A friend of mine passed away yesterday, and it's top of mind with me today. I'm sure there will be all sorts of nice things said and written about him in coming days, and I'd like to get some thoughts of my own down as well.
I worked with Adrian Soyza in a couple of places over the years. He was about the fourth person I met when I went to work for Immedient, then he came back to join us at INS a few years later. Over that time, I had the opportunity to work with Adrian on a few projects and several sales pursuits.
Adrian and I often had differences of opinions, but one of the things you could always count on from Adrian was that he would have an opinion. He was as knowledgeable about technology as any non-techie you might run across, and saw the big picture very clearly. His greatest strength was his ability to share that big picture with others, to draw simple pictures and explain in clear and easy-to-understand phrases how selected bits and pieces of technology could be woven together to solve problems.
One of the formative learning experiences in my consulting life occurred on a project Adrian and I did together. Our prospective client was an enormous, international marketing company. Their problem was they were getting killed on delivery of their programs, due to their inability to accurately forecast and difficulties managing the on-time delivery of the program.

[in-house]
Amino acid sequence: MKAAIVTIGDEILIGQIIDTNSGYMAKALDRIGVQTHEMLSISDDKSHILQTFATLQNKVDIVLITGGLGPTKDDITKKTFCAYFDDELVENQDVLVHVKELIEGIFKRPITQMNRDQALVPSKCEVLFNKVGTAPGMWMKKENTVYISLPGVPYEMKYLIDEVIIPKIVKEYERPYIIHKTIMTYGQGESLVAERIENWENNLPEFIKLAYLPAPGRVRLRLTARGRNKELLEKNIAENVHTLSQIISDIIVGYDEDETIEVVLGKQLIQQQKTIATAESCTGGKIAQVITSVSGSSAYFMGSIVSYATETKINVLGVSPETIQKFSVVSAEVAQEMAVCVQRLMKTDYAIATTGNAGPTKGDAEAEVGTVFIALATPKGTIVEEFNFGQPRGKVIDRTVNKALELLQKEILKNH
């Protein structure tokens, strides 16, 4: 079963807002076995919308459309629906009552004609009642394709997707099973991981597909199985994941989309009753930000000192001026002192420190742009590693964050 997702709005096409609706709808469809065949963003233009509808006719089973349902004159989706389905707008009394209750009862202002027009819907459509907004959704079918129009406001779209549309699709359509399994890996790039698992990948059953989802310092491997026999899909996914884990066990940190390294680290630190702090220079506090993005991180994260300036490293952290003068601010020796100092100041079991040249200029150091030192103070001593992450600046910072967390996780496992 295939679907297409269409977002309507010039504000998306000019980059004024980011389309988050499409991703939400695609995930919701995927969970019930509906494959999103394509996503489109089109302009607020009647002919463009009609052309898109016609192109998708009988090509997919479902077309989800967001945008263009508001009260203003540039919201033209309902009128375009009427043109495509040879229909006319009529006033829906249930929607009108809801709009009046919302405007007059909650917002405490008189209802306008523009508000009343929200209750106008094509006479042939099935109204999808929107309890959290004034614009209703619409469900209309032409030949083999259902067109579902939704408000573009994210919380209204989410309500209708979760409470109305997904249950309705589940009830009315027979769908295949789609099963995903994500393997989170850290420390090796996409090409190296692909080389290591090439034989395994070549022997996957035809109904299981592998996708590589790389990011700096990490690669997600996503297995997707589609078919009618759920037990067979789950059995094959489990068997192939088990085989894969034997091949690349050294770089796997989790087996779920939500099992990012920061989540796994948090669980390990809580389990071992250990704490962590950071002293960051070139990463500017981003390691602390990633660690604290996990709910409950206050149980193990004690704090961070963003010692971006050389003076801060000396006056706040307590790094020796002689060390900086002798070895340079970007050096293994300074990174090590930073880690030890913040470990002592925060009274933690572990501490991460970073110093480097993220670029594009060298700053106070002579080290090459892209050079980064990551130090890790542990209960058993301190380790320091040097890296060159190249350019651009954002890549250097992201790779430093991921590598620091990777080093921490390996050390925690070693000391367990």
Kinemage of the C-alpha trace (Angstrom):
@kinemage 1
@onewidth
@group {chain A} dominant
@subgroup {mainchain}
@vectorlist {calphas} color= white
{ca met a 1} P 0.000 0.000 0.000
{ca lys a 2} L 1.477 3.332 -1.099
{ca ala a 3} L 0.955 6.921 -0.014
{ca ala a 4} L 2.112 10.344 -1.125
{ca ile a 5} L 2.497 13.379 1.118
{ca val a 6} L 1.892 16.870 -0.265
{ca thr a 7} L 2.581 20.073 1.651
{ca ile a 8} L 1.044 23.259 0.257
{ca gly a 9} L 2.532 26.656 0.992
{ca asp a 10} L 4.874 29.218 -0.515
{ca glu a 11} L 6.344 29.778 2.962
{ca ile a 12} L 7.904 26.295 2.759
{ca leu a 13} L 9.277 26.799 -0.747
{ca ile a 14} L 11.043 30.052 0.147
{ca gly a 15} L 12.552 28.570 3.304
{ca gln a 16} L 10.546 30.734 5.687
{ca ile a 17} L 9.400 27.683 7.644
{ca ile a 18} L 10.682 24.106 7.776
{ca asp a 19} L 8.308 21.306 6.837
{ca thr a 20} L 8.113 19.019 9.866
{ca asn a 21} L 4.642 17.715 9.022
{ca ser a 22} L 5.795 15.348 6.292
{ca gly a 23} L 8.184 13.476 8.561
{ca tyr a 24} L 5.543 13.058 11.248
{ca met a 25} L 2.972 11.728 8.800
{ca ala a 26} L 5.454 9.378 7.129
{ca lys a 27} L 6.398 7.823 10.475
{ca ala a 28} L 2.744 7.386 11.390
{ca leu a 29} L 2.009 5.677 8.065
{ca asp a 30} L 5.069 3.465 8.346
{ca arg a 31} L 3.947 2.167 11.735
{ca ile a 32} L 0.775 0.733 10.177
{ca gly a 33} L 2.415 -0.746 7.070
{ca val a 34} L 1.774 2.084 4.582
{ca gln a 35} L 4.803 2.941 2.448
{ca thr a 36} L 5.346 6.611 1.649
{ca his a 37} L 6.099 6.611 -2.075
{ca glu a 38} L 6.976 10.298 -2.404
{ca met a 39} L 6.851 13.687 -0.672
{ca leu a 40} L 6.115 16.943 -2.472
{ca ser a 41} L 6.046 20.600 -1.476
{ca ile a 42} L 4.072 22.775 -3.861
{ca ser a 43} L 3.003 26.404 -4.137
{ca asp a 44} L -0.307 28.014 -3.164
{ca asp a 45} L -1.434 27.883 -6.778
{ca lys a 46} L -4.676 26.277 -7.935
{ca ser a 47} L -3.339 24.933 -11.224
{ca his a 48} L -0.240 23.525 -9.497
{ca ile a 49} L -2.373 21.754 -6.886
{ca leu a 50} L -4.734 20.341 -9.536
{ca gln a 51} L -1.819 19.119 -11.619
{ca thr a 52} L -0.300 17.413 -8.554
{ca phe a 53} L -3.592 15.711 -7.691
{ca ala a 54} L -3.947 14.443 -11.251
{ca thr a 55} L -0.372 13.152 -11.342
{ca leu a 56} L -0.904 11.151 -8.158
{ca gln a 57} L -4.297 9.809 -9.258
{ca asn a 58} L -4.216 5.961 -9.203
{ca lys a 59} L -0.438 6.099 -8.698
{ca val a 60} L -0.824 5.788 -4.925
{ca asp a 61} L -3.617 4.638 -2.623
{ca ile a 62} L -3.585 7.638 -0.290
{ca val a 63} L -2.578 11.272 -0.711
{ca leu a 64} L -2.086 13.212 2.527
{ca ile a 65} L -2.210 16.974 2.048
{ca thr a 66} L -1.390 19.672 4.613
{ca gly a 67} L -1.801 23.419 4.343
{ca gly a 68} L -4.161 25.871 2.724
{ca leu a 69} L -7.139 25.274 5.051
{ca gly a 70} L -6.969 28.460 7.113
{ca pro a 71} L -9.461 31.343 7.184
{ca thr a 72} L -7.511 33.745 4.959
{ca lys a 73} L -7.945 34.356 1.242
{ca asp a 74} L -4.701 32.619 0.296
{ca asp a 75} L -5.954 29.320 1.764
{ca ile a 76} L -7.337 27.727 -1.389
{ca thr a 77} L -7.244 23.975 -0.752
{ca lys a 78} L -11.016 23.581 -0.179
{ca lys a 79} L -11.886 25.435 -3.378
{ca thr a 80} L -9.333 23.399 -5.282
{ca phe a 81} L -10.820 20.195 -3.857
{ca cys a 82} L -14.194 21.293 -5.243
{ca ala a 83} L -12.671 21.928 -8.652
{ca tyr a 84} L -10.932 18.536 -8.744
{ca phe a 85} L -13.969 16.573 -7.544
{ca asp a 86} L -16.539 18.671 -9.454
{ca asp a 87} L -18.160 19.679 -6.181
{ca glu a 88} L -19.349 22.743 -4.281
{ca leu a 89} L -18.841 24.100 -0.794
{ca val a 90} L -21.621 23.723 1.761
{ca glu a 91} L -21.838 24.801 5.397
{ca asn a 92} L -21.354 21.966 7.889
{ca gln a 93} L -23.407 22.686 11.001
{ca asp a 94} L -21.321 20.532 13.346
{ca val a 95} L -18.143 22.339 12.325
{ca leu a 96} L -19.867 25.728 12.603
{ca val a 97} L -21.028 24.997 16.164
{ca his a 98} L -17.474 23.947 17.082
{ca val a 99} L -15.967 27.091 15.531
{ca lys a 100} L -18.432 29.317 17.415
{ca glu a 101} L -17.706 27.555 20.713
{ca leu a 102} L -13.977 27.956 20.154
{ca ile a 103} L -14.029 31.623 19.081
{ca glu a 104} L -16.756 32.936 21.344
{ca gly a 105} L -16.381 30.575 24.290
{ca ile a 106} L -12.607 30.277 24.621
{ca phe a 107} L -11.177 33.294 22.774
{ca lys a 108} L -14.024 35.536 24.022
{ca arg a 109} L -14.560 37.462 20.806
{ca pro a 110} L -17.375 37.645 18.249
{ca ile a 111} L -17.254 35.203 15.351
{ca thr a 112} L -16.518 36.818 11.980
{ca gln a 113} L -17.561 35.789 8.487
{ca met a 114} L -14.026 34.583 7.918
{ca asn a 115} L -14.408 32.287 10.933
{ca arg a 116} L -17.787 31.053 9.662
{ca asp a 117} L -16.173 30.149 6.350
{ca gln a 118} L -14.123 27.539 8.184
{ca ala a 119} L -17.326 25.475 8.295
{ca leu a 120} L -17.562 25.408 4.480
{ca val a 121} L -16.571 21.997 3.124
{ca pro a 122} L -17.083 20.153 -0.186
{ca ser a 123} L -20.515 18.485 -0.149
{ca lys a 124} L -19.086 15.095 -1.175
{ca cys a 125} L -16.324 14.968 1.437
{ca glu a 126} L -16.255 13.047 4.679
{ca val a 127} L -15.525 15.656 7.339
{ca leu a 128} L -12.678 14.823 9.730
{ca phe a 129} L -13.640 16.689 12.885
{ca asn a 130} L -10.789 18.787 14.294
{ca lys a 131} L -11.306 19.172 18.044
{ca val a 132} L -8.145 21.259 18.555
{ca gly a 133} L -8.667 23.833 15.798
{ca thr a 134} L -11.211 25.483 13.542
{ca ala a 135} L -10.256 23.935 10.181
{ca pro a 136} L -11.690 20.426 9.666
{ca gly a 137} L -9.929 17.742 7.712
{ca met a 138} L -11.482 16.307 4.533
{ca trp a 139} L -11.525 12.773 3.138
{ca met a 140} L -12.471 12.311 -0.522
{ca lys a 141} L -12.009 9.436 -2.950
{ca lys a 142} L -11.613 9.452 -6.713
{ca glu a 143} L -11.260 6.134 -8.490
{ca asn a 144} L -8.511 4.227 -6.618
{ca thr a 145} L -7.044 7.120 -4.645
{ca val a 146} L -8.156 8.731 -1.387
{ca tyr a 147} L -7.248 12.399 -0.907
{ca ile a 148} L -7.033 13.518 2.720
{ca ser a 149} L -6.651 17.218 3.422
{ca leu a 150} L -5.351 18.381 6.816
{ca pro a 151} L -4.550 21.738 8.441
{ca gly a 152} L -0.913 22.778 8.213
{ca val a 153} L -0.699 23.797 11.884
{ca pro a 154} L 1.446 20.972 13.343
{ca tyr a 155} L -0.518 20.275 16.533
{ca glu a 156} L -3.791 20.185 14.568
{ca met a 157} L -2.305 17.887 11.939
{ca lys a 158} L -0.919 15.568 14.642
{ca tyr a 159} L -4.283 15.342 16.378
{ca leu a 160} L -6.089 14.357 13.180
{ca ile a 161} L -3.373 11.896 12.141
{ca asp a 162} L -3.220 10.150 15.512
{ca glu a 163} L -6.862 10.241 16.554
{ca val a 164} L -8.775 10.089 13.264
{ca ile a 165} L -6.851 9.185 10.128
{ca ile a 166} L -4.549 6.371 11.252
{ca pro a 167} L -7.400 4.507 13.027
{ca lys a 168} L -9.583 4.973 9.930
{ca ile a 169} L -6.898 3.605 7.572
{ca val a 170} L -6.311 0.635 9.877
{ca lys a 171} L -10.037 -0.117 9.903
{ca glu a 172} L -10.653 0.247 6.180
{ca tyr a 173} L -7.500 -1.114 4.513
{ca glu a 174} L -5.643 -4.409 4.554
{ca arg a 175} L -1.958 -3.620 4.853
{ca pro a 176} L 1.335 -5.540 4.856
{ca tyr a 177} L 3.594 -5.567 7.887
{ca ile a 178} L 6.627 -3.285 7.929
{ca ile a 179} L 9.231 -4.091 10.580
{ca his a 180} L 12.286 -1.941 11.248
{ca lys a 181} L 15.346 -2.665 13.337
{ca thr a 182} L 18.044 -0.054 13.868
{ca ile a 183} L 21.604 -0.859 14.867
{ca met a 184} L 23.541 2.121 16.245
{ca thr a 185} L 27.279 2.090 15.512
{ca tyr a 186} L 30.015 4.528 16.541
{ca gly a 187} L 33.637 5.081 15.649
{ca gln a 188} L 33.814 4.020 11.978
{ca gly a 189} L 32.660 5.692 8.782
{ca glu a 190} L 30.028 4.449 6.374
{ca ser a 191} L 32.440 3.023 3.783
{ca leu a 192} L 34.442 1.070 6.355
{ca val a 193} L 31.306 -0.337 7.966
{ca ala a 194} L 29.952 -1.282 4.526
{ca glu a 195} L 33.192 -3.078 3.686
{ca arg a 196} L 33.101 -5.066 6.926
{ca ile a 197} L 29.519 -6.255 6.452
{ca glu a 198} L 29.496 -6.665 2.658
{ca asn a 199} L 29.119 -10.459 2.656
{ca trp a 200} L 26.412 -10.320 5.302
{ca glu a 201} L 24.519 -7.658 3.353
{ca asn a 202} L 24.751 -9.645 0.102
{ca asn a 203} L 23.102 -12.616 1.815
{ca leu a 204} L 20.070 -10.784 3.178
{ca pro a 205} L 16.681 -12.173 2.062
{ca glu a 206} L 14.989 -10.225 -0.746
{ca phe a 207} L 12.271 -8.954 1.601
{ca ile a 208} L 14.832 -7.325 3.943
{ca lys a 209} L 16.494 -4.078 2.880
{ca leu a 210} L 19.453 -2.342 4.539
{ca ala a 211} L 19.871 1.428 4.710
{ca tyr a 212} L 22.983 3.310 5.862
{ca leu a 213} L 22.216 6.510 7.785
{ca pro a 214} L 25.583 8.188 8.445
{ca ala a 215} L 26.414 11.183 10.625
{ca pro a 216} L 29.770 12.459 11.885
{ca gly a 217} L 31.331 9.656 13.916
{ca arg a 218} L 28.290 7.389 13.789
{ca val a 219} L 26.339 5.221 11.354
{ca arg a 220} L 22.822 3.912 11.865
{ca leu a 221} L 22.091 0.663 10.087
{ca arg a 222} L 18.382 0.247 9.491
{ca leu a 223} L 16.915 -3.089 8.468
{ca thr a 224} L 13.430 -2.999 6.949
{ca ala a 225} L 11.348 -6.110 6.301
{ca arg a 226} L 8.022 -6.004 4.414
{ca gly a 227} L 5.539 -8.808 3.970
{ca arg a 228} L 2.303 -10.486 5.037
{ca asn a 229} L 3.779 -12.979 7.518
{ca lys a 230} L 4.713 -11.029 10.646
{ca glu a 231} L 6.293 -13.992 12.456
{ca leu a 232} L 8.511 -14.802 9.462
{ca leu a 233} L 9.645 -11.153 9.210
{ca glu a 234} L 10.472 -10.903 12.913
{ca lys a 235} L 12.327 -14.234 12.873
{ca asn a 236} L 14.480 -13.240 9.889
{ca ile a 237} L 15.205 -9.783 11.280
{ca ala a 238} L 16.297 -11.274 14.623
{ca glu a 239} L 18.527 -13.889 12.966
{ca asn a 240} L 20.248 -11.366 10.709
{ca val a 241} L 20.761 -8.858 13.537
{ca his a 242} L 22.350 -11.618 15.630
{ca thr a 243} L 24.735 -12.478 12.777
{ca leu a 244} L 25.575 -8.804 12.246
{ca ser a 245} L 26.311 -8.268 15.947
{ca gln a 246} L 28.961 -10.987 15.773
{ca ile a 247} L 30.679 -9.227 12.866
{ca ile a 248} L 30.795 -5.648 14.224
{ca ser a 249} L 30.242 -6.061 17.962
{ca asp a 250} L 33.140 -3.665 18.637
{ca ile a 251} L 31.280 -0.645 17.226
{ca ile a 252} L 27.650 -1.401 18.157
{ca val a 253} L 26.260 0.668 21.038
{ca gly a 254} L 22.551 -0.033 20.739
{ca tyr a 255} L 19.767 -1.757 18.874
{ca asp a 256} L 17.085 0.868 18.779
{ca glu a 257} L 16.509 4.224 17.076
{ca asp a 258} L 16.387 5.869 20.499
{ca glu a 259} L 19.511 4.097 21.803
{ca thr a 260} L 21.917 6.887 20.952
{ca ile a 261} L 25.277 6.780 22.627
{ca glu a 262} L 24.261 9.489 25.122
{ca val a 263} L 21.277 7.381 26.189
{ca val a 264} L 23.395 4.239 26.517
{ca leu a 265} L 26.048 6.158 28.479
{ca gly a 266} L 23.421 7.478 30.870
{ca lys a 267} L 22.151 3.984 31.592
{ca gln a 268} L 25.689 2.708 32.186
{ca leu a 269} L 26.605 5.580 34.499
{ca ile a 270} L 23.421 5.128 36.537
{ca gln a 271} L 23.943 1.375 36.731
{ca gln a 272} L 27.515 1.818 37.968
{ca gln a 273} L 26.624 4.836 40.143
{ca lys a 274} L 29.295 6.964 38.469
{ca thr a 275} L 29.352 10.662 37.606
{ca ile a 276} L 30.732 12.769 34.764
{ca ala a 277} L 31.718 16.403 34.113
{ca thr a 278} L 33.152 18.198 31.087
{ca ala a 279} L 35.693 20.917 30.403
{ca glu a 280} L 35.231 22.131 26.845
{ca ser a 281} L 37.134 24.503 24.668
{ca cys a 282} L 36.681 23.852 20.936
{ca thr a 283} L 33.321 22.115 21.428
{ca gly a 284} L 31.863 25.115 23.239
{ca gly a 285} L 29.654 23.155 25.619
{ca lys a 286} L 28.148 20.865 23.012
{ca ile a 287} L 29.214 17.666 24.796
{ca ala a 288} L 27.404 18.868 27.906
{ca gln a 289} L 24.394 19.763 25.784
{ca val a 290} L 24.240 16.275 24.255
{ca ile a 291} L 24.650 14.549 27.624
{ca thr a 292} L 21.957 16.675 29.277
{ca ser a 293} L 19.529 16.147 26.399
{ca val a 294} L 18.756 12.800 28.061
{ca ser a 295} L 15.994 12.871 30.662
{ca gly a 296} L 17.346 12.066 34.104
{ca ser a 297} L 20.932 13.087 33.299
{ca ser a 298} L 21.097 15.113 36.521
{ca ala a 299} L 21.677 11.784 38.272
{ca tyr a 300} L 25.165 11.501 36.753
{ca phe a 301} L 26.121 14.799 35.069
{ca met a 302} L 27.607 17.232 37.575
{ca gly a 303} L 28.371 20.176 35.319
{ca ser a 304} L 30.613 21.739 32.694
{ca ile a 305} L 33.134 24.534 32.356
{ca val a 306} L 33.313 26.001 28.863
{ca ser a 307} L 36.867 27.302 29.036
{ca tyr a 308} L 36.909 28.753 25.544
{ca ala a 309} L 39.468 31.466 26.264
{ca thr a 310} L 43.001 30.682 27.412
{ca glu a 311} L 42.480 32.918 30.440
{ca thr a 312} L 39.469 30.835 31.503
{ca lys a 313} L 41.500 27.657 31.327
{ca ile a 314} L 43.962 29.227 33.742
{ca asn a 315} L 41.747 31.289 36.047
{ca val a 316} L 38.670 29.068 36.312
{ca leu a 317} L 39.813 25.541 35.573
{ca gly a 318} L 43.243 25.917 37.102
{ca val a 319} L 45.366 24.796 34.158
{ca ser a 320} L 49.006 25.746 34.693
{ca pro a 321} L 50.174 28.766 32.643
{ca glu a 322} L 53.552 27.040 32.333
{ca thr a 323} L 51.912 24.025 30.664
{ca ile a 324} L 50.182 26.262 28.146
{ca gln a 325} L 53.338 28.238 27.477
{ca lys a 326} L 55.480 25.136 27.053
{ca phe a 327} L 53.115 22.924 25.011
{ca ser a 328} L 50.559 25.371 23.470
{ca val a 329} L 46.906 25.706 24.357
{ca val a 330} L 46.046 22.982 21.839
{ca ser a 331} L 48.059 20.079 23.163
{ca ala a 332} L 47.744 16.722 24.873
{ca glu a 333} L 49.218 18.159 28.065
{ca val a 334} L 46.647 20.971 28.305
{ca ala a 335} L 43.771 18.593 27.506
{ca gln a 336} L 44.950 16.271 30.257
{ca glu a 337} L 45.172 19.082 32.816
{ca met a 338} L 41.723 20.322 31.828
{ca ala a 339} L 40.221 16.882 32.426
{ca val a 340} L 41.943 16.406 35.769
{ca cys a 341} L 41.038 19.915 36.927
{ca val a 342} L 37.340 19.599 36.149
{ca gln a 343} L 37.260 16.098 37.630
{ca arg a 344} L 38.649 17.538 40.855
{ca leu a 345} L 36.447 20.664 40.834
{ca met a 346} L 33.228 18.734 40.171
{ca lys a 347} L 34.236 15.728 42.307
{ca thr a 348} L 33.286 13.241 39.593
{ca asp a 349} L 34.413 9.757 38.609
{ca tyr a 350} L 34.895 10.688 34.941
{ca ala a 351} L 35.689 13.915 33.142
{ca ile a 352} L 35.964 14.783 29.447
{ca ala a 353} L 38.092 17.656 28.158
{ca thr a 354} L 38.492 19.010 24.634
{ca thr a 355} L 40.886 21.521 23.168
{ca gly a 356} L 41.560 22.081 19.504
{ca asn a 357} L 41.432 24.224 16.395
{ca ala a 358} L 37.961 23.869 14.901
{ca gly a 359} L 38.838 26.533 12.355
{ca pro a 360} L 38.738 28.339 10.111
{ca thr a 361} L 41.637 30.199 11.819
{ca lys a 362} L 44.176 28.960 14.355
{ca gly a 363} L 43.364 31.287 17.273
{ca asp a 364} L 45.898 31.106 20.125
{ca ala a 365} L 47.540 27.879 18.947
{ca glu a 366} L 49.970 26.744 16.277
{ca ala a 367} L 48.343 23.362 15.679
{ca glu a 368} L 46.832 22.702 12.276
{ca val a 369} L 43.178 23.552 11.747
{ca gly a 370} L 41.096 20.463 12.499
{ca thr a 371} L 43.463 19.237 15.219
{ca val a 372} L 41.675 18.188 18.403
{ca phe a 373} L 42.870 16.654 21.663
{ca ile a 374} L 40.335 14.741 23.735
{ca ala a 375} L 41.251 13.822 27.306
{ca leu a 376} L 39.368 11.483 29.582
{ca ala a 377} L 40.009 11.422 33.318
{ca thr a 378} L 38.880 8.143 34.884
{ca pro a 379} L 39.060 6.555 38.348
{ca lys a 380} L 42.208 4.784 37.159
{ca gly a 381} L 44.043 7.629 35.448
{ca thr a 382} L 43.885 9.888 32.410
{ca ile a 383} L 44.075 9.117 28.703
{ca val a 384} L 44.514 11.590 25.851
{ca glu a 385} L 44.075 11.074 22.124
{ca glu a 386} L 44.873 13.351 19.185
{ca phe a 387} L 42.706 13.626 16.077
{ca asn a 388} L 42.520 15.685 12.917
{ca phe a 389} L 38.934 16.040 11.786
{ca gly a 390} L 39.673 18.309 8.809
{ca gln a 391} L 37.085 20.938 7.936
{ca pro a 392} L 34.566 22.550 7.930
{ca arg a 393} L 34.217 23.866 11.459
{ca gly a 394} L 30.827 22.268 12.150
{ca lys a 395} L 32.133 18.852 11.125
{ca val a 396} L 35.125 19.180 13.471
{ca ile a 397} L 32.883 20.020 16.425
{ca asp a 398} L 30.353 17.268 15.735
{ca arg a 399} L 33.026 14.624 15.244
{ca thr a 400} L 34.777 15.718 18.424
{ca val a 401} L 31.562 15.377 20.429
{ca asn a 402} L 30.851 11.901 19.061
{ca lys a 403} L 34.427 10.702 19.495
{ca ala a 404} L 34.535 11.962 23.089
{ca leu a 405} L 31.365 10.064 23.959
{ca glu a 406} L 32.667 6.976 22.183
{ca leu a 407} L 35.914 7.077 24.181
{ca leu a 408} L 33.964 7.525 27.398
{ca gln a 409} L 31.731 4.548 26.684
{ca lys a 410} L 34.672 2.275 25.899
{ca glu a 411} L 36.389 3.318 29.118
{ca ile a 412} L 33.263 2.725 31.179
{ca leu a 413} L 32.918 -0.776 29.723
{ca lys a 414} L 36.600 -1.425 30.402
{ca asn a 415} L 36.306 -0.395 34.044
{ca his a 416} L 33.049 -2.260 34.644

Adrian helped me quickly see the causes of the client's problems, and, under his leadership, we were able to quickly weave together a potential solution. Then, it was time to present this proposed solution. Adrian insisted that I do the initial presentation. He drilled me mercilessly, which I didn't enjoy at all and resisted pretty actively. I then went out and proceeded to blow the presentation big time.
Instead of totally thrashing me, which he had every right to do, Adrian was very calm, was careful not to destroy what little of my self-worth was left, and we worked out how we were going to pull it out of the ditch. We agreed that he would do the second (and more important) presentation, while I drove the demo. We went in to the second session, and he absolutely kicked ass. He did far more than pull it out of the ditch, he won us the initial business.
What I learned in that rather humbling experience was that you have to talk to the audience in terms they understand, and make your presentation relevant for them. Adrian was a master at this.
Adrian, with his silly little, over-trimmed beard and goofy Brit accent, will be missed. I'm very glad I had the opportunity to learn from him in the time we knew each other.